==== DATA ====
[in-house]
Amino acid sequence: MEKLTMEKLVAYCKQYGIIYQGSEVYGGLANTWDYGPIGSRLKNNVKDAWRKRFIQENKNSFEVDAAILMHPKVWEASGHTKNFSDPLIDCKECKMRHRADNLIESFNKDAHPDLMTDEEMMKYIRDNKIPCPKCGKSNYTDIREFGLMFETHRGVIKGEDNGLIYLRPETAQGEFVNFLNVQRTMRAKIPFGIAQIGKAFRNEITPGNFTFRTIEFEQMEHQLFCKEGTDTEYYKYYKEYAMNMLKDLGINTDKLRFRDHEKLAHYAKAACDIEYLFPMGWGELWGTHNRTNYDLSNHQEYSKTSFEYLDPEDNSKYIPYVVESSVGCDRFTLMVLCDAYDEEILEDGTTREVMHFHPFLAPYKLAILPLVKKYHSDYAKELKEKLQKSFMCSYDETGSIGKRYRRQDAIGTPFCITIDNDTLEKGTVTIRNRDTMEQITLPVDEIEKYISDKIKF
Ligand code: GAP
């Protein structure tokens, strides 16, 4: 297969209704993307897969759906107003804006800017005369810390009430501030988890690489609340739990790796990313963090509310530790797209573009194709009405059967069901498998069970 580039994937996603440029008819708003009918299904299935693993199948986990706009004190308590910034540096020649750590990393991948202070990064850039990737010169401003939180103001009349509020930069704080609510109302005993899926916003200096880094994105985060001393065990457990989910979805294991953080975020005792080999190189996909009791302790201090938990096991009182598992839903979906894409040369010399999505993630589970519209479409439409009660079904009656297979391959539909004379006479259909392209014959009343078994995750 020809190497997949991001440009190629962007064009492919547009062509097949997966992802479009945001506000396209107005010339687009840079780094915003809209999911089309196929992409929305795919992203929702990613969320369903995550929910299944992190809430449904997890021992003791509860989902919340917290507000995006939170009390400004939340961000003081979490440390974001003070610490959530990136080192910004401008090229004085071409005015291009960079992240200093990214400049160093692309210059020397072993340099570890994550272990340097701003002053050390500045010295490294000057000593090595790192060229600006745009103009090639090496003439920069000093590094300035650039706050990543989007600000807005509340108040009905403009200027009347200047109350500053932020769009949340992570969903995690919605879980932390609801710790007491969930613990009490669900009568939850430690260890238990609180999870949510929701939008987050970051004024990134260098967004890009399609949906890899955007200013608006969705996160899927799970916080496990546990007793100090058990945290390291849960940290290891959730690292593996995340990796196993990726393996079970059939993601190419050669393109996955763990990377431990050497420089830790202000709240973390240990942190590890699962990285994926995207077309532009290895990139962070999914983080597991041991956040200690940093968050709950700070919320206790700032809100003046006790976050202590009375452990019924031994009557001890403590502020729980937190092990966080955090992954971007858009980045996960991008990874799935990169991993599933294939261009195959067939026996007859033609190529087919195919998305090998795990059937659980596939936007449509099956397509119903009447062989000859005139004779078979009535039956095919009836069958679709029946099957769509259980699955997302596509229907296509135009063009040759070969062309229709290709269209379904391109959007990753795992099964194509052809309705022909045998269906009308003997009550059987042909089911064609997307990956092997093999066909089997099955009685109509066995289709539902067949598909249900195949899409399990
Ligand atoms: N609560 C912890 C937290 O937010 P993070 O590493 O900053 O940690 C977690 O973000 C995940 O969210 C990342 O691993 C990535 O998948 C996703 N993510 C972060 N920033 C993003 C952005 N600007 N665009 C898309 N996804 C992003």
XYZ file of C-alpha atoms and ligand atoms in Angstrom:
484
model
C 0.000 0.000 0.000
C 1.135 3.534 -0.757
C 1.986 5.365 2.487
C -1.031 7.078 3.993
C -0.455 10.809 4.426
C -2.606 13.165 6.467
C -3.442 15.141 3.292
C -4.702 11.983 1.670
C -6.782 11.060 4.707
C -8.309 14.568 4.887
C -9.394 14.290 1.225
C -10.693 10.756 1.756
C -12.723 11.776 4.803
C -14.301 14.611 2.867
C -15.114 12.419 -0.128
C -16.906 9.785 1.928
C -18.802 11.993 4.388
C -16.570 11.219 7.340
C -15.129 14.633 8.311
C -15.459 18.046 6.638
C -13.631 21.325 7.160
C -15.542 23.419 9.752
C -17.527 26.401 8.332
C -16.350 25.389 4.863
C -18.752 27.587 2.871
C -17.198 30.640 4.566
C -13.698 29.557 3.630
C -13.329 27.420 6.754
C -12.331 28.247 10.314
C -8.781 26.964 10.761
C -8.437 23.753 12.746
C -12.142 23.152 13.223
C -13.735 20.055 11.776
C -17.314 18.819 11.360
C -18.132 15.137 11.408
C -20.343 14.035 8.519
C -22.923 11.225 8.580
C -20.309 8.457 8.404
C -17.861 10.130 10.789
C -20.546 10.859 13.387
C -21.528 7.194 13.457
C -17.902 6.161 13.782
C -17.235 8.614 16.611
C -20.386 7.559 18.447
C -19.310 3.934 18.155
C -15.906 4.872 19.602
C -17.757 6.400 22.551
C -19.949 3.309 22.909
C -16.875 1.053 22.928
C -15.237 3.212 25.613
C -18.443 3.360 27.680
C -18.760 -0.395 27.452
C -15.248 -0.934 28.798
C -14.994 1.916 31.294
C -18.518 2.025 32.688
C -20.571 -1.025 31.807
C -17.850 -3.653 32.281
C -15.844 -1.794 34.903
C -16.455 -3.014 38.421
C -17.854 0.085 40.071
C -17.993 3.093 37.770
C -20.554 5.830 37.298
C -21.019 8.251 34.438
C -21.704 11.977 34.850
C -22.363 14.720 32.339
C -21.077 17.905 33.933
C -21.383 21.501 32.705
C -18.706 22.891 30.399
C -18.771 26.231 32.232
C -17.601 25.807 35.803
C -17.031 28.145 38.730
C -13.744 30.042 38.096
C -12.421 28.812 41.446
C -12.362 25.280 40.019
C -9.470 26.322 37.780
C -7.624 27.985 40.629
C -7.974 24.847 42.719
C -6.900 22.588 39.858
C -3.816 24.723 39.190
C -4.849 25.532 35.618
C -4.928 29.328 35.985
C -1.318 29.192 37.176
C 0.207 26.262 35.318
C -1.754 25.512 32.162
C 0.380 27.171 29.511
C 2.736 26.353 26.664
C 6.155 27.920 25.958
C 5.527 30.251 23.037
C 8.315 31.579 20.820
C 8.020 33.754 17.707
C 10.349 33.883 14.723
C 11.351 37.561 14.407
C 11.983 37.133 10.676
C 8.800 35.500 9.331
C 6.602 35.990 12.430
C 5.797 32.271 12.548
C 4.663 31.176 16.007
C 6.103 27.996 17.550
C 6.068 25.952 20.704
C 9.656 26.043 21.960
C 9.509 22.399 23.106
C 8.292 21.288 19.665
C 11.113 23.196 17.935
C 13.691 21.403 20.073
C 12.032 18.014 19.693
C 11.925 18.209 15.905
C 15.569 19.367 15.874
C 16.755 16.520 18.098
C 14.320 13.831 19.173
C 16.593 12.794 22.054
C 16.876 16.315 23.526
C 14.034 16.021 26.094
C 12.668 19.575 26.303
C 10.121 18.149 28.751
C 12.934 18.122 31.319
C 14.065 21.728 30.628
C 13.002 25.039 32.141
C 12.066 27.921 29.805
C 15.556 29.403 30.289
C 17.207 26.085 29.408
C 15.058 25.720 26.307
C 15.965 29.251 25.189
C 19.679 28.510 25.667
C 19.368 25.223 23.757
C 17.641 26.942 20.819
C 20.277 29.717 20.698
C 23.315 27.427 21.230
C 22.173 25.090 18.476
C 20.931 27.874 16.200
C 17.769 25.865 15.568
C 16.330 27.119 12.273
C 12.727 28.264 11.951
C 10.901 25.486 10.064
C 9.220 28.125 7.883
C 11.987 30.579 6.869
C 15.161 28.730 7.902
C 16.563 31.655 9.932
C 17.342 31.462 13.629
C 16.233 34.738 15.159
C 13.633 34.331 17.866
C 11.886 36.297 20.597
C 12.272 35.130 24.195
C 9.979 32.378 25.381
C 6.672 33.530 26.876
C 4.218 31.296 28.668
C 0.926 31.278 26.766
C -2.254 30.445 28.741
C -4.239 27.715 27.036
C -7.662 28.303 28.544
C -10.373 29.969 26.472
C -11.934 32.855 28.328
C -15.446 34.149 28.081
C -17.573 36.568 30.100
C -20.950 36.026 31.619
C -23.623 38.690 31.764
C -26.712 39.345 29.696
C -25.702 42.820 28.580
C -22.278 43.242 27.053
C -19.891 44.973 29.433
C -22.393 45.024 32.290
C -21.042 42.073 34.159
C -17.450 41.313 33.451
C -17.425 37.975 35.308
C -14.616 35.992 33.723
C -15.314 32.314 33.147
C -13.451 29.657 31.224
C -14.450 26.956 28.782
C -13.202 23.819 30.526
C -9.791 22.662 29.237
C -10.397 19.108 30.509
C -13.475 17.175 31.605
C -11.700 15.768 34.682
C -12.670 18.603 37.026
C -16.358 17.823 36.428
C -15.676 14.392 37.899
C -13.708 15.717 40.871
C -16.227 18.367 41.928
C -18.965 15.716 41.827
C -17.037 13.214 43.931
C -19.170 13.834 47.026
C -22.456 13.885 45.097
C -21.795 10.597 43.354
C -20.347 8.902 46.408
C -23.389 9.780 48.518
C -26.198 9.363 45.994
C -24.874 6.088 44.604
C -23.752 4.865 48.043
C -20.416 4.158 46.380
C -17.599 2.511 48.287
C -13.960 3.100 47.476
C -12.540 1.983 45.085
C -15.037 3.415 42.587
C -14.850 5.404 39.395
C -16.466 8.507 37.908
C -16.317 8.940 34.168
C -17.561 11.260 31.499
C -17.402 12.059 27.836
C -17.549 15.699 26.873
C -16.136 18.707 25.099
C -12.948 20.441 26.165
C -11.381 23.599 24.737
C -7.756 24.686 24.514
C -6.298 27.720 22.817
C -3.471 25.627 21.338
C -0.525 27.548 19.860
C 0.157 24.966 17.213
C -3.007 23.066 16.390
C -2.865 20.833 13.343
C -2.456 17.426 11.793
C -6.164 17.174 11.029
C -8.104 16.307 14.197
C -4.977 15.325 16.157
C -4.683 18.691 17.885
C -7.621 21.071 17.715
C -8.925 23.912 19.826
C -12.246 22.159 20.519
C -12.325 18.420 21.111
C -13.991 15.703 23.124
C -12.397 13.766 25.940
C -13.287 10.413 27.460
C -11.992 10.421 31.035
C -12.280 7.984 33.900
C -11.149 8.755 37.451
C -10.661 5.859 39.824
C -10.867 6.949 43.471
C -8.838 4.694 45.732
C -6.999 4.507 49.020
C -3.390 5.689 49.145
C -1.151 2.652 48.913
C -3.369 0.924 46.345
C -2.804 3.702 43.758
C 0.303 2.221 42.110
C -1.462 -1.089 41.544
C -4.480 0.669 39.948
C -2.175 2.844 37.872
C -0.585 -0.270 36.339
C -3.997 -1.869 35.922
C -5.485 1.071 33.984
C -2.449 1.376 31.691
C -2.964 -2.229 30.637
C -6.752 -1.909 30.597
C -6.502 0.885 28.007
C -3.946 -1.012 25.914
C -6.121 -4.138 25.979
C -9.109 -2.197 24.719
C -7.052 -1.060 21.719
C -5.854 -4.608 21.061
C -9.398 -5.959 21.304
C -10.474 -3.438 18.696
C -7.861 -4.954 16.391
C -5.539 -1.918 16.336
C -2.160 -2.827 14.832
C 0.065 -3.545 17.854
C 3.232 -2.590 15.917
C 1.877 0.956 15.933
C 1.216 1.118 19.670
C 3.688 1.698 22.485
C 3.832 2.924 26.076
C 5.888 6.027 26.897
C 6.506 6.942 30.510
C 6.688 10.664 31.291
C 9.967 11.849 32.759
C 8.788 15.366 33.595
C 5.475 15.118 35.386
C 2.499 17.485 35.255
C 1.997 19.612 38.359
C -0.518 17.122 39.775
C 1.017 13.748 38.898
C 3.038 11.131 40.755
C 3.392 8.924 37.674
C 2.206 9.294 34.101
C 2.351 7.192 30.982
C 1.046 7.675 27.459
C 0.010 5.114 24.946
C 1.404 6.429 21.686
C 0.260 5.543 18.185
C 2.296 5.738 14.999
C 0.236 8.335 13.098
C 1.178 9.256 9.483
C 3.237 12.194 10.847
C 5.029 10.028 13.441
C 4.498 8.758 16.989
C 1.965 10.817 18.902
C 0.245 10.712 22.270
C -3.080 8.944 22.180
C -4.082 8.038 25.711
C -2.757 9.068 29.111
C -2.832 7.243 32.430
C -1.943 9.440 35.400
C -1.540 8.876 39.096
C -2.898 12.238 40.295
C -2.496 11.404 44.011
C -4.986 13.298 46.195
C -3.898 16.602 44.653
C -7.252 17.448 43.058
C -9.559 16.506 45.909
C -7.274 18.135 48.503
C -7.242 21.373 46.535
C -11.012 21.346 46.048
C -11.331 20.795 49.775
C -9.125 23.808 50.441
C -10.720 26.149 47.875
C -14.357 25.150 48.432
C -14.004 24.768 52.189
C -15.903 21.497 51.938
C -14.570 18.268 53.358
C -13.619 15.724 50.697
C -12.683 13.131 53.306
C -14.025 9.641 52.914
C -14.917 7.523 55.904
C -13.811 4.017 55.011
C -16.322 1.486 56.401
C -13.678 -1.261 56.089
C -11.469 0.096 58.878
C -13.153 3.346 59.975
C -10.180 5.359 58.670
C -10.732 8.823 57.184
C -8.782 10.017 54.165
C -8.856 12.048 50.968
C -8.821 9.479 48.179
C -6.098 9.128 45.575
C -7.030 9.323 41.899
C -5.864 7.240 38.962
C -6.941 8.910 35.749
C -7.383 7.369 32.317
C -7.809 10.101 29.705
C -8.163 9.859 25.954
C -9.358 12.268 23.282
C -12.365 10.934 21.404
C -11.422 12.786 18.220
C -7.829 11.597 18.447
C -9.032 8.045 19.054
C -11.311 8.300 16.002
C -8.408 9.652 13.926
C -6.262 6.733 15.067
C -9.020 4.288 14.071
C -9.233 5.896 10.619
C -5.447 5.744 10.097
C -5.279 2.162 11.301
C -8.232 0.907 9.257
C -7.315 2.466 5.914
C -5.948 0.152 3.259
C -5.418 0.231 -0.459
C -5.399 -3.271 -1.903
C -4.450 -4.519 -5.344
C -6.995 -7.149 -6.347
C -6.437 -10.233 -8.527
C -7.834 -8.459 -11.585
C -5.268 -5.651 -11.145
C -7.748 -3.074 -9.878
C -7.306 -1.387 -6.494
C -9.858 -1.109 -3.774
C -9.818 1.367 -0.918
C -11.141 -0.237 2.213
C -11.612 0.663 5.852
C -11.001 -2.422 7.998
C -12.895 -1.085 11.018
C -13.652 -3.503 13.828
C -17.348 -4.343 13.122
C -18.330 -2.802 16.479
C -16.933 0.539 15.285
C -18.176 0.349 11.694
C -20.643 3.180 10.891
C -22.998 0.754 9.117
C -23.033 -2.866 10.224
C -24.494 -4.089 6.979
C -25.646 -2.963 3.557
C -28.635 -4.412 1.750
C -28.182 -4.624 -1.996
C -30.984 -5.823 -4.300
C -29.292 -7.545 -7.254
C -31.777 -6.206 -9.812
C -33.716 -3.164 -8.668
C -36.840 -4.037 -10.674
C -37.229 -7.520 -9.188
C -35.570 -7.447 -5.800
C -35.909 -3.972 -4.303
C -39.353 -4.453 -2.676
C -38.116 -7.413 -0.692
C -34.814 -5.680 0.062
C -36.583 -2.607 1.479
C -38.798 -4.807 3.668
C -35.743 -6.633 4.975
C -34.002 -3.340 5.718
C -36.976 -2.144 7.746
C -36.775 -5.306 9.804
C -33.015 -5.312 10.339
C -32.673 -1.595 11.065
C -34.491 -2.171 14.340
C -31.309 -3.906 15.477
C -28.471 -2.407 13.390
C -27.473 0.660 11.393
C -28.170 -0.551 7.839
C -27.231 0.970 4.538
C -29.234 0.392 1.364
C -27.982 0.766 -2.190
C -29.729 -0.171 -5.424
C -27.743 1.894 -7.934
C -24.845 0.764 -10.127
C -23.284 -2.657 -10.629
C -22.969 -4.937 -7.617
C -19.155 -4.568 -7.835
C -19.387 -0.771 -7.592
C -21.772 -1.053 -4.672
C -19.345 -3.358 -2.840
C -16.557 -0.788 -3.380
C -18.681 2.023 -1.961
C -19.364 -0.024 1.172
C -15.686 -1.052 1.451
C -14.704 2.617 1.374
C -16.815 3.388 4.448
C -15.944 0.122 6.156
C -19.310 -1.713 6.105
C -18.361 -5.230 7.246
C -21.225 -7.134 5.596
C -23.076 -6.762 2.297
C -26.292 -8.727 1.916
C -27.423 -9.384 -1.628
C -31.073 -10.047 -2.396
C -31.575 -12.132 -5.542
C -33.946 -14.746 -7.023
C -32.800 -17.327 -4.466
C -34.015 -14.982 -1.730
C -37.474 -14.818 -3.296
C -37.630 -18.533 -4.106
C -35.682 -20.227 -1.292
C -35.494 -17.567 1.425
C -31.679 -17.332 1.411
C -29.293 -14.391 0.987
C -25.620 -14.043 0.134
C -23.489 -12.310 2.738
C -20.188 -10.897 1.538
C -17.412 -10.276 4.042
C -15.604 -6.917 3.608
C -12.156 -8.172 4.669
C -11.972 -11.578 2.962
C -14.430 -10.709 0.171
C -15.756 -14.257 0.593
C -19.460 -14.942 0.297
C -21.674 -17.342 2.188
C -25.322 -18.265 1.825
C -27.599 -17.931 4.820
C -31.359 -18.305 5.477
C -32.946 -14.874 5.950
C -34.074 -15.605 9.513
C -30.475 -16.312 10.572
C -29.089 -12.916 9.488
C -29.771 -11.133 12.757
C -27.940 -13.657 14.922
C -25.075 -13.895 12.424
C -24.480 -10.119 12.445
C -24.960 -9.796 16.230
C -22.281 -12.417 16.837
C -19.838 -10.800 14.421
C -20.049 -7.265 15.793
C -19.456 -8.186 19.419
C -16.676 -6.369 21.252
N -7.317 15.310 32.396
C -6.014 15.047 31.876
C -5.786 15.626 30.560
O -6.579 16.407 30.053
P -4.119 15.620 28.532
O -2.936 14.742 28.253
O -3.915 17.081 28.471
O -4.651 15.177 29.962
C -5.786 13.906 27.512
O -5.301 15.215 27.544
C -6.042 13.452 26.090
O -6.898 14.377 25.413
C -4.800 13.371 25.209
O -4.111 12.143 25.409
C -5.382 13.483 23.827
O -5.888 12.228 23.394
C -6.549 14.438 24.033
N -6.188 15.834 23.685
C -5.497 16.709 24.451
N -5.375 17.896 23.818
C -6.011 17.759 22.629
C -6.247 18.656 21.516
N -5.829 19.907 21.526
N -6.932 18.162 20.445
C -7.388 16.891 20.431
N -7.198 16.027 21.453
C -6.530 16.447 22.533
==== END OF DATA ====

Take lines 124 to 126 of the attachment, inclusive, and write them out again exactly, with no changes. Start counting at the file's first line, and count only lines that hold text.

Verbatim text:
C 14.065 21.728 30.628
C 13.002 25.039 32.141
C 12.066 27.921 29.805